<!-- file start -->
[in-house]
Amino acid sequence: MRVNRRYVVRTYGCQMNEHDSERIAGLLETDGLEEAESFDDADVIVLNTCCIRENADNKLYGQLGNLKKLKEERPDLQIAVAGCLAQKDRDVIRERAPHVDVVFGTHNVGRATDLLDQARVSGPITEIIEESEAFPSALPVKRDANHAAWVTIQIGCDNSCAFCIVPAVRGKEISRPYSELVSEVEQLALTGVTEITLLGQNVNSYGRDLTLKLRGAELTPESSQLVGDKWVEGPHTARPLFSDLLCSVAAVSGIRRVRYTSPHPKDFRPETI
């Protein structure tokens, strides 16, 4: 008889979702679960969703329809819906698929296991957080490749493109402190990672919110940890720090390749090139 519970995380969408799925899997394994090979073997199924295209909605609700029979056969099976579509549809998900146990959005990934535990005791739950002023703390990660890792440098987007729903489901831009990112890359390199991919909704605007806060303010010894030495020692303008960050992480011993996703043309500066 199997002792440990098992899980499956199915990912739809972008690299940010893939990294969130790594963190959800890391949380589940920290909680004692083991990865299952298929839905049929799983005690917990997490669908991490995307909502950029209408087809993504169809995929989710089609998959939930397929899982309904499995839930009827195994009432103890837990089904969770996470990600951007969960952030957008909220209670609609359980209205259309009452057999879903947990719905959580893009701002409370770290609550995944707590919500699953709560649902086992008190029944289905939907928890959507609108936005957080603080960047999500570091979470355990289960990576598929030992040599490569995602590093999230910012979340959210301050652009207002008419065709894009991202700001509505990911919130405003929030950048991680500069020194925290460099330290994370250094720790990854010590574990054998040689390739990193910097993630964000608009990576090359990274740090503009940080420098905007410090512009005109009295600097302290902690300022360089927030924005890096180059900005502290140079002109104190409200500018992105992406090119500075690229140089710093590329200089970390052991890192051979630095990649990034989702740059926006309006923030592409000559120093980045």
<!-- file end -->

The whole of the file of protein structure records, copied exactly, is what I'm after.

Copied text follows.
[in-house]
Amino acid sequence: MRVNRRYVVRTYGCQMNEHDSERIAGLLETDGLEEAESFDDADVIVLNTCCIRENADNKLYGQLGNLKKLKEERPDLQIAVAGCLAQKDRDVIRERAPHVDVVFGTHNVGRATDLLDQARVSGPITEIIEESEAFPSALPVKRDANHAAWVTIQIGCDNSCAFCIVPAVRGKEISRPYSELVSEVEQLALTGVTEITLLGQNVNSYGRDLTLKLRGAELTPESSQLVGDKWVEGPHTARPLFSDLLCSVAAVSGIRRVRYTSPHPKDFRPETI
């Protein structure tokens, strides 16, 4: 008889979702679960969703329809819906698929296991957080490749493109402190990672919110940890720090390749090139 519970995380969408799925899997394994090979073997199924295209909605609700029979056969099976579509549809998900146990959005990934535990005791739950002023703390990660890792440098987007729903489901831009990112890359390199991919909704605007806060303010010894030495020692303008960050992480011993996703043309500066 199997002792440990098992899980499956199915990912739809972008690299940010893939990294969130790594963190959800890391949380589940920290909680004692083991990865299952298929839905049929799983005690917990997490669908991490995307909502950029209408087809993504169809995929989710089609998959939930397929899982309904499995839930009827195994009432103890837990089904969770996470990600951007969960952030957008909220209670609609359980209205259309009452057999879903947990719905959580893009701002409370770290609550995944707590919500699953709560649902086992008190029944289905939907928890959507609108936005957080603080960047999500570091979470355990289960990576598929030992040599490569995602590093999230910012979340959210301050652009207002008419065709894009991202700001509505990911919130405003929030950048991680500069020194925290460099330290994370250094720790990854010590574990054998040689390739990193910097993630964000608009990576090359990274740090503009940080420098905007410090512009005109009295600097302290902690300022360089927030924005890096180059900005502290140079002109104190409200500018992105992406090119500075690229140089710093590329200089970390052991890192051979630095990649990034989702740059926006309006923030592409000559120093980045």